The 88th Oscars recap through tweets …


Bette Midler‘s tweet hours before the 88th Annual Academy Awards started says it all above. #OscarsSoWhite would and to a point should be the focus of the show because all the chaos that ensued once the nominations revealed a second consecutive year without a non-white acting nod deemed it so. However, the uproar was directed towards the Academy hastily and perhaps without complete merit. Yes this voting body needs an overhaul (and President Cheryl Boone Isaacs has said as much with the board’s decision to change their institution’s rules), but the real issue is a systemic one that should point to the studios themselves and Hollywood’s lack of faith in greenlighting work without a bankable white star at the fore. Are the new rules perfect? No. But they are a step in the right direction to at least ensure those voting for Oscars are aware of how the industry works today. That goes for race, gender, sexuality, technology, content, etc. There should be a vetting process to prove voters understand the current climate and will watch films regardless of tastes (beyond simply seeing if the person has an IMDB credit in the past decade). Give everything a chance and make an educated selection. Don’t choose between the two nominees you felt compelled to see, the others be damned. As The Hollywood Reporter’s “Brutally Honest Ballots” explain, too many voters don’t take the process as seriously as they should. But then Americans don’t when it comes to choosing POTUS either.

If anyone could find humor in the situation and make some good points while shoving the Academy’s nose in it too, Chris Rock was the man. What a coup to have announced him as the host before the hullabaloo even began. Rock would make them uncomfortable with purpose. But did he do it correctly?

I found the opening monologue to be hilarious, but as Shaun King says in the New York Daily News: he went too far. Making us laugh at jokes about rape and lynching—making light of those things at all—is not the most appropriate way to go about explaining the issue at hand. If anything it may belittle it. The discomfort is real, though, and it should make people think about how trivial the Oscars are to warrant such a response when real tragedies are occurring on a daily basis. That said, conjuring imagery of people’s grandmothers hanging from a tree may undercut the point.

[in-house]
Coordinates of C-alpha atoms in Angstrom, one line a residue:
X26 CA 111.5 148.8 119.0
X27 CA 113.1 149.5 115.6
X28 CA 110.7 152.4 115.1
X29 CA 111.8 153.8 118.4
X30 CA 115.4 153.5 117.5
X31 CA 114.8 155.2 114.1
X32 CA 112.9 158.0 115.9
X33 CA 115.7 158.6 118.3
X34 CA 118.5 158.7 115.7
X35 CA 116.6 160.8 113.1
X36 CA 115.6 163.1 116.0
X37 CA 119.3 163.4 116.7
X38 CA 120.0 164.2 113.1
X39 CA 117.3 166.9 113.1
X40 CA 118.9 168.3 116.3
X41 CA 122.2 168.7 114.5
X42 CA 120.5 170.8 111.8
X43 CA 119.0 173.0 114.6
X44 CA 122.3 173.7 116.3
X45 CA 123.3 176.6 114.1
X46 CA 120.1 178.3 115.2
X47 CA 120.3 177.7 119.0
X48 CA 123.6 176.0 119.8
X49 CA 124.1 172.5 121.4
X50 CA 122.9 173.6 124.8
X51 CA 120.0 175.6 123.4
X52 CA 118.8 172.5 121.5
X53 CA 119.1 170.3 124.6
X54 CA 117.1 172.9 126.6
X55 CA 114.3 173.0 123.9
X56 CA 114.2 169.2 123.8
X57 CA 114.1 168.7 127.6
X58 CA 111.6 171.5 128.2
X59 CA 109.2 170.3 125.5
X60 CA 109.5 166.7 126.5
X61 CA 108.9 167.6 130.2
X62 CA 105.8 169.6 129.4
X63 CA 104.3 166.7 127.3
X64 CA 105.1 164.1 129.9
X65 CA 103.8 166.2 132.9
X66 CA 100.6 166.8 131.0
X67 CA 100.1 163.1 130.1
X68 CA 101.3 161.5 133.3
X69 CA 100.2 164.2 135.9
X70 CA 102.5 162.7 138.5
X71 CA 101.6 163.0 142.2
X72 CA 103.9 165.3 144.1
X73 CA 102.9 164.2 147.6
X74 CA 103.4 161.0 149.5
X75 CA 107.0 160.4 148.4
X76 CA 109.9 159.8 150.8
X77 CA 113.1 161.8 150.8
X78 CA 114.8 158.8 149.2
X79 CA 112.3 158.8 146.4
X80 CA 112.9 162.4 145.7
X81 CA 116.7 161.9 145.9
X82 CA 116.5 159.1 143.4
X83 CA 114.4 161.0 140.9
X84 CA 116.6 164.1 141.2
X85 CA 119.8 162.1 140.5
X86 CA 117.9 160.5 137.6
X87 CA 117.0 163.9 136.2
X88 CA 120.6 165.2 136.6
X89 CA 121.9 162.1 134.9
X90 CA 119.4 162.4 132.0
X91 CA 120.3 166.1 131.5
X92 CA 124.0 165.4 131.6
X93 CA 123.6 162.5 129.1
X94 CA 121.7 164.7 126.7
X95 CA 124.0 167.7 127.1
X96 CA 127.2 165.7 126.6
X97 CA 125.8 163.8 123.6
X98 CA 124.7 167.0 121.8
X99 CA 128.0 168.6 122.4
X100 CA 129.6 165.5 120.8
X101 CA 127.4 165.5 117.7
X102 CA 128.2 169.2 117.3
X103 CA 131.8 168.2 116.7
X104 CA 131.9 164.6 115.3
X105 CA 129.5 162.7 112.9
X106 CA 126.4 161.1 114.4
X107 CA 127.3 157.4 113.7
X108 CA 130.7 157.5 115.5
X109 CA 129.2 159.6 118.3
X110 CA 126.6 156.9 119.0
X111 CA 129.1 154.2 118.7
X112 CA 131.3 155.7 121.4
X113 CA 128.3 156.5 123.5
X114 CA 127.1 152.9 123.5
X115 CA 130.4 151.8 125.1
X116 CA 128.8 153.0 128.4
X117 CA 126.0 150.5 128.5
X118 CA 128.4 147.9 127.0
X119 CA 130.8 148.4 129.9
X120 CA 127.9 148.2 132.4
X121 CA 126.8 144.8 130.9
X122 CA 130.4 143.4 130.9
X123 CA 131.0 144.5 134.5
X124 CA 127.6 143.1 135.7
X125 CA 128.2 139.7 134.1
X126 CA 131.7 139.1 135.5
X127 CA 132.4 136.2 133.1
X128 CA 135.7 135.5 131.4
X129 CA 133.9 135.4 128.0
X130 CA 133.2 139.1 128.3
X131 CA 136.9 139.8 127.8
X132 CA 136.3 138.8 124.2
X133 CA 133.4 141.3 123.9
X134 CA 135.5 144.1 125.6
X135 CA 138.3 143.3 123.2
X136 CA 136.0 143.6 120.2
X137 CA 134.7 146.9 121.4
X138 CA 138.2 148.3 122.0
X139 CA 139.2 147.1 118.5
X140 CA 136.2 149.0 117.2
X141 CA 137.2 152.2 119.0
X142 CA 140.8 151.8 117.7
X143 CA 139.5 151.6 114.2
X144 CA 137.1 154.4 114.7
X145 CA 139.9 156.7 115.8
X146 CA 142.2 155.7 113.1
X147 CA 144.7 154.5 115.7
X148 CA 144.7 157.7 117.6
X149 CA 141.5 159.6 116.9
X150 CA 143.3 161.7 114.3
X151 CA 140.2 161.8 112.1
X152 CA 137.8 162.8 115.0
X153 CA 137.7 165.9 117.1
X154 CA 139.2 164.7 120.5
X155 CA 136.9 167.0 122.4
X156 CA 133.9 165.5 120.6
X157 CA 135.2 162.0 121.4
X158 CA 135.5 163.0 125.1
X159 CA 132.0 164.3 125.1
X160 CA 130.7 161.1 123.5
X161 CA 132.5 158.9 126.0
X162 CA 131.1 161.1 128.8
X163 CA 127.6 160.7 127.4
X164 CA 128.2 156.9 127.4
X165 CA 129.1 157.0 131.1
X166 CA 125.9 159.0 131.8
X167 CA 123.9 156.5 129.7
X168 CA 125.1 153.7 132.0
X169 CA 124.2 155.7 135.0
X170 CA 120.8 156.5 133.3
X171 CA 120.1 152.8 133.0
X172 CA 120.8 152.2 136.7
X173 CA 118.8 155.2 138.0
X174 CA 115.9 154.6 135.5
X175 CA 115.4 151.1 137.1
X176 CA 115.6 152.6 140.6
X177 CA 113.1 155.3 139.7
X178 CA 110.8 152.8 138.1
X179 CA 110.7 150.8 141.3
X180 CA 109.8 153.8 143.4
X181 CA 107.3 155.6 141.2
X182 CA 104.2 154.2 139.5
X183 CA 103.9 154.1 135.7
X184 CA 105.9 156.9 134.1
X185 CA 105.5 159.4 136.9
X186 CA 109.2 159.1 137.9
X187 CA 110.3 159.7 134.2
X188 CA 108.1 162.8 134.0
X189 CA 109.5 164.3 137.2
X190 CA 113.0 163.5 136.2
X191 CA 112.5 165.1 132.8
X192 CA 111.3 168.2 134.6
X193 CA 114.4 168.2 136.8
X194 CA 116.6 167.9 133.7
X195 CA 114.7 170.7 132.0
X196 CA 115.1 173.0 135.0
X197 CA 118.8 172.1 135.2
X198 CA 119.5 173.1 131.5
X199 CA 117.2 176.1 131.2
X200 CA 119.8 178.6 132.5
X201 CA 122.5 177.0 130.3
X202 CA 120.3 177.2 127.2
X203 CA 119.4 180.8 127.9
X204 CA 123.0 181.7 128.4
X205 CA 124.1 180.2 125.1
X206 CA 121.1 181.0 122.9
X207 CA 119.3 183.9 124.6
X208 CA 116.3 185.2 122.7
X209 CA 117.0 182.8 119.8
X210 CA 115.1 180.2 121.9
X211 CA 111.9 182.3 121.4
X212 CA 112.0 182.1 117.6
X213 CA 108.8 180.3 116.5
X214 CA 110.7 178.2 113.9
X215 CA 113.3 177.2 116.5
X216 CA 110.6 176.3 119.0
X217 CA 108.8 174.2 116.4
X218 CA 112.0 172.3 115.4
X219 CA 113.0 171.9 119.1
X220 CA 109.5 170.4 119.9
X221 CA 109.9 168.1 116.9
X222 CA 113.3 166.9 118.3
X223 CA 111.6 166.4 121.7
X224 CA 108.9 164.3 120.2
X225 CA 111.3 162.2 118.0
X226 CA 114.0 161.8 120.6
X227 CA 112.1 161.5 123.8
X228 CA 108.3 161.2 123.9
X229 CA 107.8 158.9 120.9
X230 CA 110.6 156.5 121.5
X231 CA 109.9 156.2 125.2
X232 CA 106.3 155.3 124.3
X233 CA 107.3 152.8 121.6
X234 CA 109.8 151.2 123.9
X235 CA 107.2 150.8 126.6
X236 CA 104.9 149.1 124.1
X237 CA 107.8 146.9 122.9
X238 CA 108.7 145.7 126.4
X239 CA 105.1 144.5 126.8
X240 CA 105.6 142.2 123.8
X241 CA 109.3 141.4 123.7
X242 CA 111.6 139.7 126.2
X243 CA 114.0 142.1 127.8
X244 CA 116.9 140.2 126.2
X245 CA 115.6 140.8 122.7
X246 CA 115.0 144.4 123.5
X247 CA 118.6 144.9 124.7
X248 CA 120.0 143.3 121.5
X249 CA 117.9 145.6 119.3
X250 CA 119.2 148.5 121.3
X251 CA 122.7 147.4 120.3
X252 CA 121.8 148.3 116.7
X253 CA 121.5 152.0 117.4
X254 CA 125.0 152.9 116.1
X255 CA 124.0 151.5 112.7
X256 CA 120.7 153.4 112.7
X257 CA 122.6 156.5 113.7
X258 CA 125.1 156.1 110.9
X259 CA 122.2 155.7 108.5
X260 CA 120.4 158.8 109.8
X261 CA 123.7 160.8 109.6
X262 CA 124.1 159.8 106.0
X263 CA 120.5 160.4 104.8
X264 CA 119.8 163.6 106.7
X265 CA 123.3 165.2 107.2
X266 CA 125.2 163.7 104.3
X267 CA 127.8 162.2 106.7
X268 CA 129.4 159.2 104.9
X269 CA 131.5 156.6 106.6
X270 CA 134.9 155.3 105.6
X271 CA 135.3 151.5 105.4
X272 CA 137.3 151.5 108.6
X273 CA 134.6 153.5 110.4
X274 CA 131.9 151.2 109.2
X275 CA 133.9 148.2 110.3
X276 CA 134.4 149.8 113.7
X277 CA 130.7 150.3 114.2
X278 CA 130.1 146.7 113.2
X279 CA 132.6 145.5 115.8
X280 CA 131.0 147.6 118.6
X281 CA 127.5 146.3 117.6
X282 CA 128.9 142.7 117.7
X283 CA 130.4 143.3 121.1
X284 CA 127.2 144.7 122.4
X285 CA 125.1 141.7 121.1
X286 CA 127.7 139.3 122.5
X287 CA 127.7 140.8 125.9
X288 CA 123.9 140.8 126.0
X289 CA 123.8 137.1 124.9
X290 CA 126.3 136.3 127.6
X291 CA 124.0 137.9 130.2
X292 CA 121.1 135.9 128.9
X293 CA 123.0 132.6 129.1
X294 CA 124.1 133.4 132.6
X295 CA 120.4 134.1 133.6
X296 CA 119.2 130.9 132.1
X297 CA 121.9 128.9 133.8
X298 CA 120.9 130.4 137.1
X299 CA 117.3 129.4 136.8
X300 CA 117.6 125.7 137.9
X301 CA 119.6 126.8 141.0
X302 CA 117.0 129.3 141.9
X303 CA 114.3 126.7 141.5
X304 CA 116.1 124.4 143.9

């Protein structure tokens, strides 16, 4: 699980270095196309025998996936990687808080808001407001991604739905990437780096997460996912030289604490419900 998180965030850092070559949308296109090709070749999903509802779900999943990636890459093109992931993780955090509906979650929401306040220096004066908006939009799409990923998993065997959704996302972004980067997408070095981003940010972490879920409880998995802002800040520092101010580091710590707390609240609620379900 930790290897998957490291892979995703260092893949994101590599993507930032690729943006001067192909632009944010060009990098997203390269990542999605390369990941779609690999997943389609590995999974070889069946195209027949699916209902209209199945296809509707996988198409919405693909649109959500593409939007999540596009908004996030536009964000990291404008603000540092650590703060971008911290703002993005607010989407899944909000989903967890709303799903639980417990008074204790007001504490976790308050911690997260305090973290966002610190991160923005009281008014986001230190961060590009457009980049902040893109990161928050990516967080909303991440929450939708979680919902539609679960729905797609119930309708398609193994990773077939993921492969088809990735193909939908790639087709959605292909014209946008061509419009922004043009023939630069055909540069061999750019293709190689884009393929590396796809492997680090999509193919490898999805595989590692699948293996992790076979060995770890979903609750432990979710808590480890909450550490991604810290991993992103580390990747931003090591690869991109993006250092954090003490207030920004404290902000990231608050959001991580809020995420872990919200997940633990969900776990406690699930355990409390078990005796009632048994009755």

As for the rest of his performance: it was hit or miss. I loved the video clips where black actors were spliced into Oscar-nominated films, but thought the Jack Black gag was uninspired. Many of his verbal jokes throughout the night followed suit. Some were biting and some fell flat. But that’s the way things go. All in all I thought he delivered one of the best hosting jobs in quite some time save the Girl Scout bit. Why would you rub it into the faces of those watching on TV that you raised $65,000 in a room full of rich celebrities when they have to go door to door in the hopes of a couple hundred? The joke had no payoff other than making people angrier at the one percent. And the interviews outside a movie theater? Hilarious, pointed in showing that the black community at-large doesn’t care about Oscar-nominated films, but also exploitative in a way that will make racists who don’t get the joke think the bit was showing “how stupid black people are”. Again, the way Rock mocked stereotypes was on a razor-thin line in which he might have been hurting more than helping.

On the awards: it all pretty much went as it should. The two biggest surprises were when The Academy gave awards to those who should have won (Mark Rylance for Best Supporting Actor and Ex Machina for Best Visual Effects). Watching Emmanuel Lubezki and Alejandro González Iñárritu win for a third and second year in a row respectively was boring, but I can’t say either didn’t deserve victory. I simply would have rather seen John Seale and George Miller go home with gold for doing an action film right. The Revenant is gorgeous to behold and a stunning feat of ambition, but Mad Max: Fury Road was contemporary. It pushed boundaries and delivered excitement like few films have recently. This is where new blood is needed in The Academy, so the changing styles won’t be lost while voters catch up with the evolution a couple years later.

Otherwise: Leonardo DiCaprio finally won (and the orchestra didn’t even attempt to cut him off despite saying the same things Iñárritu already did mere minutes earlier, fighting against the music). Spotlight stole Best Picture from The Revenant and The Big Short (the first PGA winner since 2009 not to take Oscar gold) and proved The Academy can get it right once in a while. Jacob Tremblay warmed our hearts with his youthful, fanboy enthusiasm climbing on seats to see C-3PO, R2D2, and BB-8 and praising Rock’s performance in Madagascar. And Brie Larsen was the epitome of class thanking TIFF.

As for Stacey Dash‘s appearance—it was odd and the “joke” didn’t work. It either confused people who didn’t know her comments on Fox News about doing away with Black History Month, angered those who don’t want her speaking for black people, or garnered cringes from those like me who saw it as belittling her point for laughs. Did she only say it for controversy or because she believes it? This stunt questions the validity of her stance for a gag that was probably better on paper than execution could ever prove. Here’s her take – link.

And now the tweets:



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